This chapter seeks to offer an insight into the role played by information and communications technologies (ICTs) within current movements against global capital. It offers examples from a number of social movements across the globe and seeks to identify common themes, opportunities and potential drawbacks in the integration of ICTs into the communication repertoire of social movements. It concludes not with a blueprint for 'success' but with a series of questions or areas that need further investigation in order to appreciate fully the impact of ICTs on the notion of protest. These reflections are prompted by my own passing involvement in a number of such online projects from the mid-1990s onwards. Is the nature of information and communication technologies and their use in such scenarios something self-evident, or instead might they be too often taken for granted, and perhaps be deserving of broader discussion?
While social movements have in recent years become significant actors on the global stage (Castells 2000b), the debate around their political meaning and social effects has been fractious indeed (Lacey 2001). Movements once deemed 'anti-systemic' (Arrighi et al. 1989)-for example, the official communist parties and their various auxiliary organizations-have long mutated into pillars of the global capitalist system or else declined altogether, while new movements have emerged to challenge them. In order to place the debate into context, perhaps it is wise to remind ourselves of the definition of a social movement offered by Mario Diani (1992:13):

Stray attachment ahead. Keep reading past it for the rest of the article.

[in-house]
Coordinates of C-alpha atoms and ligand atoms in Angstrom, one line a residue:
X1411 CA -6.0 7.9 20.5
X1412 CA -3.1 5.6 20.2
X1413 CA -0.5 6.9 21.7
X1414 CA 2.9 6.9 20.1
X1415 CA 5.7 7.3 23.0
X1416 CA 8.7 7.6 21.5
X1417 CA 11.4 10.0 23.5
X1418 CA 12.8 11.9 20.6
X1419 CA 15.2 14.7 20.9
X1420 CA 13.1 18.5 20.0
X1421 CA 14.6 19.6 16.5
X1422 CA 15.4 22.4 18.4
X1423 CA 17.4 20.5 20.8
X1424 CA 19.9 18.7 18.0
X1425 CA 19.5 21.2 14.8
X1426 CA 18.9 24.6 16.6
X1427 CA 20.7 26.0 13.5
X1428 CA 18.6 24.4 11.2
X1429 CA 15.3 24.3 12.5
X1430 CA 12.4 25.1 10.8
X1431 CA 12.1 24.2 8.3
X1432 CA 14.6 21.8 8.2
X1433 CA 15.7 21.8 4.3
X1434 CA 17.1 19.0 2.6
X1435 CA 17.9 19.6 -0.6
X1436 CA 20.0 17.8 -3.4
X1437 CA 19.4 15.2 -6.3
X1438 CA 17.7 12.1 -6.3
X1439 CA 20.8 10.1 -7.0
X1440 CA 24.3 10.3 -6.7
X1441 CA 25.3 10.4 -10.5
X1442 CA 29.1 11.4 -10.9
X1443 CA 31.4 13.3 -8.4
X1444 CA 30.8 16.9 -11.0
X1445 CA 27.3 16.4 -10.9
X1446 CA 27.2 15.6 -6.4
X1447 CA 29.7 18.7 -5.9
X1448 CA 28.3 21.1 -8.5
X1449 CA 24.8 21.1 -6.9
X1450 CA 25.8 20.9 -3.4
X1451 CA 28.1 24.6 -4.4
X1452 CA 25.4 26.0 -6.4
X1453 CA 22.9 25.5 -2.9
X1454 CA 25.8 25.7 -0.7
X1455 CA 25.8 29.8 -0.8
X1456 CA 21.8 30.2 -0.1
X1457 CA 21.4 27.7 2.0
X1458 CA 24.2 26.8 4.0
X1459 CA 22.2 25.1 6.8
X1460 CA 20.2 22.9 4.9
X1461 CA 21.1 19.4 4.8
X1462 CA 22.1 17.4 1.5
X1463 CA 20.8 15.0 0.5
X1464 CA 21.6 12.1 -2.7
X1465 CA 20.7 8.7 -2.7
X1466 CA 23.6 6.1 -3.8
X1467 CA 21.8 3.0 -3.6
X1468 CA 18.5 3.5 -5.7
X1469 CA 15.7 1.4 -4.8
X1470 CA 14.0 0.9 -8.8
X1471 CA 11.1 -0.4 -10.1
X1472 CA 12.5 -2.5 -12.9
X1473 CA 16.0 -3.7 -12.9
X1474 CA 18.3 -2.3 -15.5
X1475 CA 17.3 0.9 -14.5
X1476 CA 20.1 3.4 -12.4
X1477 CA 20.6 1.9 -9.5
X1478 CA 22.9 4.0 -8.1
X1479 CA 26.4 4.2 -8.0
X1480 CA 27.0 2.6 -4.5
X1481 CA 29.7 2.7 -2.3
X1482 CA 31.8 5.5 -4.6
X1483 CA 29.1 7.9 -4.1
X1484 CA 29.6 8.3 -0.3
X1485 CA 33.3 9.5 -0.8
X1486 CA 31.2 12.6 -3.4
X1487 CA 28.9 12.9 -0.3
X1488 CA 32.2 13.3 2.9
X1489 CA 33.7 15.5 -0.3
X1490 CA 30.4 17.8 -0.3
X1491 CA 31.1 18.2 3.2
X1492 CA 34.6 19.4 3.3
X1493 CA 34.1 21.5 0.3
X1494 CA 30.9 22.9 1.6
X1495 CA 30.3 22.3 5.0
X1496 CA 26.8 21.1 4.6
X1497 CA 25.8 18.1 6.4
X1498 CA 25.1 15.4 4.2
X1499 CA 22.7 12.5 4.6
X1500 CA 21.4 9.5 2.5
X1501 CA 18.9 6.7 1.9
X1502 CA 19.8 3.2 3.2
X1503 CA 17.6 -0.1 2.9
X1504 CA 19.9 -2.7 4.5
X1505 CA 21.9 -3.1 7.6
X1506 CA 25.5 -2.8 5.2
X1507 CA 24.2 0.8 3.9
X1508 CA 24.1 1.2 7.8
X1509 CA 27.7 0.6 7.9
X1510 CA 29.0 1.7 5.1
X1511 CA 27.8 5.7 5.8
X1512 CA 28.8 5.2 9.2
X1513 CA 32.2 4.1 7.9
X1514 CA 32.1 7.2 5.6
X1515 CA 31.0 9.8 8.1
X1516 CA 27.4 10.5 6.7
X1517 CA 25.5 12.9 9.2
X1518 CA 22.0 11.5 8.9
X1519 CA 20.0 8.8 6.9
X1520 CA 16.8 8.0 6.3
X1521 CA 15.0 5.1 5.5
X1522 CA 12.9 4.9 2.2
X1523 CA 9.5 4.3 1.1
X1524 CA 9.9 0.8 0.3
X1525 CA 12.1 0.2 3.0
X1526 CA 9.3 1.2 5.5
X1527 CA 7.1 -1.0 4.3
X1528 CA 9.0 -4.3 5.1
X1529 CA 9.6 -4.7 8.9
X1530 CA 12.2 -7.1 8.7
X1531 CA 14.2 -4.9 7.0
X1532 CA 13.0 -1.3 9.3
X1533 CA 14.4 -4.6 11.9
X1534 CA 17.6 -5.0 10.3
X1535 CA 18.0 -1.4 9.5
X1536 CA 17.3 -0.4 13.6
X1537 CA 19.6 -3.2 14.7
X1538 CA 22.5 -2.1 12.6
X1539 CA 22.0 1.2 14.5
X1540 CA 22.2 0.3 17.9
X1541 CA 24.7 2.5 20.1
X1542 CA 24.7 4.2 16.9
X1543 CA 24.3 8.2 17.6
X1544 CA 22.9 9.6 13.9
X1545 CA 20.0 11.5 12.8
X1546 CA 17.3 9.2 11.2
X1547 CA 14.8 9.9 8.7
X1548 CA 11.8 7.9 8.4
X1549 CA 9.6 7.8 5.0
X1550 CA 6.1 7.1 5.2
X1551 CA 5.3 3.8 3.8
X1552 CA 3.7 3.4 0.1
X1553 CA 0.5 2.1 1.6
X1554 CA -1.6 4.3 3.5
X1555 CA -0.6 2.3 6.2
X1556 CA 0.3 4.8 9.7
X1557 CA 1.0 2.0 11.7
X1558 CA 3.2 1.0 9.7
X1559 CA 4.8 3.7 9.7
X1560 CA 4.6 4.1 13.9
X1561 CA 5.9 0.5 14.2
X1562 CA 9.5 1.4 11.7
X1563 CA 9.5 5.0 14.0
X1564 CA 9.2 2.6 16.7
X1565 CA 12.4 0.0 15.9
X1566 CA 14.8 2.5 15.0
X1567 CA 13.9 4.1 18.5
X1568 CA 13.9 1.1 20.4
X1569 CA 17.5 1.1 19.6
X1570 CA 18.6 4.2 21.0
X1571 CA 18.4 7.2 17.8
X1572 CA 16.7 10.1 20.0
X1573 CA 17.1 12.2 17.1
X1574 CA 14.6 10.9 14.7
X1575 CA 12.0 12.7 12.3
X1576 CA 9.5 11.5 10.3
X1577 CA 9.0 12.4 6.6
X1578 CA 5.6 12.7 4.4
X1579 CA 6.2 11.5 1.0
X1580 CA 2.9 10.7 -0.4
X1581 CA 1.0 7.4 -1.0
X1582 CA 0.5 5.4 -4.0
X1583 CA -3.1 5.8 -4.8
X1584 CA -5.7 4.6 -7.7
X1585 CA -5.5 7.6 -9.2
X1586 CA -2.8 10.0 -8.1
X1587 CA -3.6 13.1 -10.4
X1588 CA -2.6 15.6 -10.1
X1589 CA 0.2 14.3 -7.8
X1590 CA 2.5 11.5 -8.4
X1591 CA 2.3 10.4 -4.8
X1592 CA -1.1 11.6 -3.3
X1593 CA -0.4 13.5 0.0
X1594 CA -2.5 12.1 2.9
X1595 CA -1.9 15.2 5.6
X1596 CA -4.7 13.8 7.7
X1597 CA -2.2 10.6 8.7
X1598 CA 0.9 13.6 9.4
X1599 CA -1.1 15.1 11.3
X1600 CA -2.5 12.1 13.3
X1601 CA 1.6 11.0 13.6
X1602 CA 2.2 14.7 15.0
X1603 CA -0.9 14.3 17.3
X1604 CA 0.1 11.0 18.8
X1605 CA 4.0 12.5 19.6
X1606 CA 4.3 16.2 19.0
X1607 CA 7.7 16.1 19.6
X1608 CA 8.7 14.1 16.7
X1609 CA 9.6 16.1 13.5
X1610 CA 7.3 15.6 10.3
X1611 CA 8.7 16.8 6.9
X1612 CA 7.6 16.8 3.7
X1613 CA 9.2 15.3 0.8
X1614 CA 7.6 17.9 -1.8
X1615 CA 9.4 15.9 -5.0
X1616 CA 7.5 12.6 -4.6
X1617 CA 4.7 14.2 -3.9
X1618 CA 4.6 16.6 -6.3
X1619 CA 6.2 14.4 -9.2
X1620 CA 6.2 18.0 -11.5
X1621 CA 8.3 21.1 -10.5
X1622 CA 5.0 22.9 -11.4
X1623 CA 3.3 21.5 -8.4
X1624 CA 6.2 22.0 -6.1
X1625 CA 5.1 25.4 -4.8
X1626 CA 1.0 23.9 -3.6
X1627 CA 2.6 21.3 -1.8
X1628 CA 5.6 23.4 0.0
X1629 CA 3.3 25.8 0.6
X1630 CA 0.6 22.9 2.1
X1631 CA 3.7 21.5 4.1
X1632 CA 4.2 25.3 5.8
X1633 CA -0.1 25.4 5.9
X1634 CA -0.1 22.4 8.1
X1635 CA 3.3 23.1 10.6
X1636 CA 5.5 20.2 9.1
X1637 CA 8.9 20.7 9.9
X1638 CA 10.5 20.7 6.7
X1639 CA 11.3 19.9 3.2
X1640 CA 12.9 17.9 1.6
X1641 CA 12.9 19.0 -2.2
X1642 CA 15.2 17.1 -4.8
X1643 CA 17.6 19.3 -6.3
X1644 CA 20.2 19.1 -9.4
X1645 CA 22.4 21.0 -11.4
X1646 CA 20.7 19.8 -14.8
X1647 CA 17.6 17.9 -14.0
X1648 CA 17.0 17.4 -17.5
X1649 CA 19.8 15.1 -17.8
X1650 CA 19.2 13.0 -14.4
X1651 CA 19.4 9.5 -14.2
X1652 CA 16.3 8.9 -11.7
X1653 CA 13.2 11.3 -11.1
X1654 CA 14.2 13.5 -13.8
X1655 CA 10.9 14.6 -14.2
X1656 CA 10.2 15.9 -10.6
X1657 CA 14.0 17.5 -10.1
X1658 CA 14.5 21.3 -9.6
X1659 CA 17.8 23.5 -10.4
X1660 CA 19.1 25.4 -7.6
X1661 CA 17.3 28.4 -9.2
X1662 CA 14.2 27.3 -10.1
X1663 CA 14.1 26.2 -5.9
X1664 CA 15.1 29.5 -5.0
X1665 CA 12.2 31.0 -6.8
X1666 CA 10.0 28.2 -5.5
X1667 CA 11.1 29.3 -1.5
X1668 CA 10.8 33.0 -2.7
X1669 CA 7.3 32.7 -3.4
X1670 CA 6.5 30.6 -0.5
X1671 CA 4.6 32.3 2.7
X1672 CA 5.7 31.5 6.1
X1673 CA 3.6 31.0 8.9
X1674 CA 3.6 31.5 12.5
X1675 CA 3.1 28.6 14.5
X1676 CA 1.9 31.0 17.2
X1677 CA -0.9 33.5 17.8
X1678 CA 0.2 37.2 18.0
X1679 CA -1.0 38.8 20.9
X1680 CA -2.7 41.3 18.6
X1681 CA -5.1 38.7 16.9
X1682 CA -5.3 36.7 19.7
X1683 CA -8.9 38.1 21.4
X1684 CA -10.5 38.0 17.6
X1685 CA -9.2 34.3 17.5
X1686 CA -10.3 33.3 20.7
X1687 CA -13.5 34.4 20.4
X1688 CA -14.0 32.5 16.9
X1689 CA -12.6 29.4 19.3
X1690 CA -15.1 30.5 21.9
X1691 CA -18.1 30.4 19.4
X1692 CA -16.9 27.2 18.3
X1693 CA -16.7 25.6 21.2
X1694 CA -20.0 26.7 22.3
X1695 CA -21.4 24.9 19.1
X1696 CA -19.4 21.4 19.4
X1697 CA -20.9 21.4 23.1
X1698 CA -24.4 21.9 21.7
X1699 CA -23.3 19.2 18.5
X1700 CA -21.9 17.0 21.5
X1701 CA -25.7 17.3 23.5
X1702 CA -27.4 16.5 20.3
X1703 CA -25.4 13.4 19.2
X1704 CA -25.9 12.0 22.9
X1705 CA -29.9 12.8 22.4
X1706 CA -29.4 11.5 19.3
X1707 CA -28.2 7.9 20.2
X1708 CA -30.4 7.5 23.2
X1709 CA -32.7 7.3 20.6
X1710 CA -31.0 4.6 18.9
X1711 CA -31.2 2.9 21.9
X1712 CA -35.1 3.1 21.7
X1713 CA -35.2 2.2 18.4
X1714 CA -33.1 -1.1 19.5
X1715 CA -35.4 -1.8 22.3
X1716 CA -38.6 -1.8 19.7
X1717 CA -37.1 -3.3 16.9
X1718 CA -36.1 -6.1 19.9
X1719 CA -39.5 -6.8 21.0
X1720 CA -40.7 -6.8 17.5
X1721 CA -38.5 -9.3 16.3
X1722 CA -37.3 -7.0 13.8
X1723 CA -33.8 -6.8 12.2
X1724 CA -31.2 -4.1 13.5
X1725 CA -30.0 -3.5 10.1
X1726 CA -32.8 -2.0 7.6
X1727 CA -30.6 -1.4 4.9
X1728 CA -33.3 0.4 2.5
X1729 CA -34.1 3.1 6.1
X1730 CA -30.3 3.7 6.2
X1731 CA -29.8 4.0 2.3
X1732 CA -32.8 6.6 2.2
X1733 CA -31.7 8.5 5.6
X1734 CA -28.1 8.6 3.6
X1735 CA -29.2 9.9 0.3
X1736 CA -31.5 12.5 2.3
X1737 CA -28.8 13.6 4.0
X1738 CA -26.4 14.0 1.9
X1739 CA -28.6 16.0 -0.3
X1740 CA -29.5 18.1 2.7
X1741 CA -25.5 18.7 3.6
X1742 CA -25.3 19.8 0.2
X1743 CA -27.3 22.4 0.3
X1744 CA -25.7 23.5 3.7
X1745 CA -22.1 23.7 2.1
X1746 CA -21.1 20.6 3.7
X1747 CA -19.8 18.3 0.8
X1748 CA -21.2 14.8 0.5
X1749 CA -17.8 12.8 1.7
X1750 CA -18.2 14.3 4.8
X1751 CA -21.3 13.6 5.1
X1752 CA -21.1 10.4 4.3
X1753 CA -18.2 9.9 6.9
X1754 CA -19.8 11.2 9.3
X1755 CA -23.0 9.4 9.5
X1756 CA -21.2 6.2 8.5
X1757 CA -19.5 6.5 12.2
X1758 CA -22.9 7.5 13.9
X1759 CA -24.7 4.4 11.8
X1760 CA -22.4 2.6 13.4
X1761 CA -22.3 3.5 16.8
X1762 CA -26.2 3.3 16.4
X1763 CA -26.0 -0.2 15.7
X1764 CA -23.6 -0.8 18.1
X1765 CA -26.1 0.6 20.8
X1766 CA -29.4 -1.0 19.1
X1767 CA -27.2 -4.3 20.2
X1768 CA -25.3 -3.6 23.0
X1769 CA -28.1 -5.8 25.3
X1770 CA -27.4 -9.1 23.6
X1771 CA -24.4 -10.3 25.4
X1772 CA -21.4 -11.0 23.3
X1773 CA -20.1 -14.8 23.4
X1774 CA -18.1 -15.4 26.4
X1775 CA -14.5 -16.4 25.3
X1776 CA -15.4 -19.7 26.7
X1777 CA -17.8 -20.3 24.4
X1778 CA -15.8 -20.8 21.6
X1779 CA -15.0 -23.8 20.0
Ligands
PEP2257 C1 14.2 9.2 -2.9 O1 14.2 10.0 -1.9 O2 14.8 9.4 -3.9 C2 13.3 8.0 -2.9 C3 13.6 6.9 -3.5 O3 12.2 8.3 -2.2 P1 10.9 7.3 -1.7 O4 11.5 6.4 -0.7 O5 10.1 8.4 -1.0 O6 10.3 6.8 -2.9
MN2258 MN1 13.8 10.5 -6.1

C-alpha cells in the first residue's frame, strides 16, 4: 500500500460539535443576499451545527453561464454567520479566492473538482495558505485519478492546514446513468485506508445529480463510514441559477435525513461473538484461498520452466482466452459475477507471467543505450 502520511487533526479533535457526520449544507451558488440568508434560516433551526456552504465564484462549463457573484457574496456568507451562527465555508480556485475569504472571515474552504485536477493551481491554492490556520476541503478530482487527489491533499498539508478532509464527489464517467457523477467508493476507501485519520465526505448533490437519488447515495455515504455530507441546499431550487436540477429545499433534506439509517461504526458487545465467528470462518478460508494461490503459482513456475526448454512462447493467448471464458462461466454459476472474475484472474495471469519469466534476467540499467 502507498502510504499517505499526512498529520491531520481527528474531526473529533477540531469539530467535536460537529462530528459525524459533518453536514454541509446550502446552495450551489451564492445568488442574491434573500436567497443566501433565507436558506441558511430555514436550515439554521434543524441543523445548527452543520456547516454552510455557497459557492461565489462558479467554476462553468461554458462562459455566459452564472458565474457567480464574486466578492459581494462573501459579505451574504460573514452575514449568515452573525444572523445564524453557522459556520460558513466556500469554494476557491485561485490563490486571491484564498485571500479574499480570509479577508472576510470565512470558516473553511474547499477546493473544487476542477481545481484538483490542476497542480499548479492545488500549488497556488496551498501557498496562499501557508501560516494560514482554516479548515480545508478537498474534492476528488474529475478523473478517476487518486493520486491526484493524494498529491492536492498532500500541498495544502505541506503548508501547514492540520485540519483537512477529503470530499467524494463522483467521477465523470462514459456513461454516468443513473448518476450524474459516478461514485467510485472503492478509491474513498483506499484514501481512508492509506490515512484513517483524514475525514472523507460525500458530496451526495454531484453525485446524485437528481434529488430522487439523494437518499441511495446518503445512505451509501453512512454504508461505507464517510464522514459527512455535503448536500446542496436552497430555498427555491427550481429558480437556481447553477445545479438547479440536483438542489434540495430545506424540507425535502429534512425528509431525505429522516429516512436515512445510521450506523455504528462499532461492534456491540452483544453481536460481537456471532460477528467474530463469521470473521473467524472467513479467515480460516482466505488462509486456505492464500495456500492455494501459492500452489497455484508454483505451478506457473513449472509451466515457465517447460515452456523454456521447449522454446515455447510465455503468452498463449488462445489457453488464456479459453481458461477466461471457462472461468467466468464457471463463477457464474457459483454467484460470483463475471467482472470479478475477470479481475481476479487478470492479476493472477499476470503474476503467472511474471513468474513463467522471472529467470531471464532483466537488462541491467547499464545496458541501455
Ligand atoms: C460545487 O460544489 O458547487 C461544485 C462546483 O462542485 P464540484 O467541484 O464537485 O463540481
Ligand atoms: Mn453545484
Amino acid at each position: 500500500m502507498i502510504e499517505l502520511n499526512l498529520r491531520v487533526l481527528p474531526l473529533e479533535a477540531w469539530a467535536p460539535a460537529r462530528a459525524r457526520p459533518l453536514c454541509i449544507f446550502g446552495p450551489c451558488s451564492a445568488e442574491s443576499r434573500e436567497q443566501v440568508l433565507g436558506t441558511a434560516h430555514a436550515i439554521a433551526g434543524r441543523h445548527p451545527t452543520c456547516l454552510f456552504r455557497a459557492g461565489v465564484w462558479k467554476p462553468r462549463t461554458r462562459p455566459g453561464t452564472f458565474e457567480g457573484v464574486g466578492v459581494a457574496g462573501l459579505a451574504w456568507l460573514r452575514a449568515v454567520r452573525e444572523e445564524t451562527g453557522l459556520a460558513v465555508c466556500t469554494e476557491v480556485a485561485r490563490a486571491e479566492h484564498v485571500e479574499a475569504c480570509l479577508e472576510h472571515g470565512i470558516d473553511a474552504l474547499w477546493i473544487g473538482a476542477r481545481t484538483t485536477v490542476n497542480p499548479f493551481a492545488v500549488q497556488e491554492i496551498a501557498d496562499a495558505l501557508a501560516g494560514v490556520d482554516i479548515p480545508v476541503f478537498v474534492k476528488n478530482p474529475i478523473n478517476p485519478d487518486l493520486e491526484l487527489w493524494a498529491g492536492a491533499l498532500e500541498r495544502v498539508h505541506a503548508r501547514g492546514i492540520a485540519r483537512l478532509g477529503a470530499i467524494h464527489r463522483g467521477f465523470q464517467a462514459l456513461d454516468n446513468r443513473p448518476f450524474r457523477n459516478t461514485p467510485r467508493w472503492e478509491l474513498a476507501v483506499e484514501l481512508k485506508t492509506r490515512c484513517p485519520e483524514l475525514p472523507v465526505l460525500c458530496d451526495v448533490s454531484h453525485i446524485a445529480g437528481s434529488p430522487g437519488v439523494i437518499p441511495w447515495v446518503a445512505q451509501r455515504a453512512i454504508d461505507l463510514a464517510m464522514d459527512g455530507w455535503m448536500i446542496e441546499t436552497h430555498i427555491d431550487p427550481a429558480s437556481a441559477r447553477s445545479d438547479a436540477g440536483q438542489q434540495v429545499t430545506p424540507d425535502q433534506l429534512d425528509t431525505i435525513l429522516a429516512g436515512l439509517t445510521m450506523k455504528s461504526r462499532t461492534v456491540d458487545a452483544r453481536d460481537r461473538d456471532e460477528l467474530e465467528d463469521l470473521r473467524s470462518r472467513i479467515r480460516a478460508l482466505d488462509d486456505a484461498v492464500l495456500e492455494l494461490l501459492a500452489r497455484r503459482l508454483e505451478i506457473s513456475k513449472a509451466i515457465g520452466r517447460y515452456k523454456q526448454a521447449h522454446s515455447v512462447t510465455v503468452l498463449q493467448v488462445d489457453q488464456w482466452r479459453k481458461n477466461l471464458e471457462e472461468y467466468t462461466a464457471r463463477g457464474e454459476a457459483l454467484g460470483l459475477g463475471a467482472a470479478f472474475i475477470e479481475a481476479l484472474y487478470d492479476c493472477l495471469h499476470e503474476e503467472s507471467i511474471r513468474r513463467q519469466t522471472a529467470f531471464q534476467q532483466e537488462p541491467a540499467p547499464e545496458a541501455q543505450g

A social movement is a network of informal interactions between a plurality of individuals, groups and/or organizations, engaged in a
* An earlier version of this chapter was presented as 'Issues surrounding the use of ICT by social movements' at 'Electronic Networks-Building Community. 5th Community Networking Conference', 3-5 July 2002, Monash University, Australia.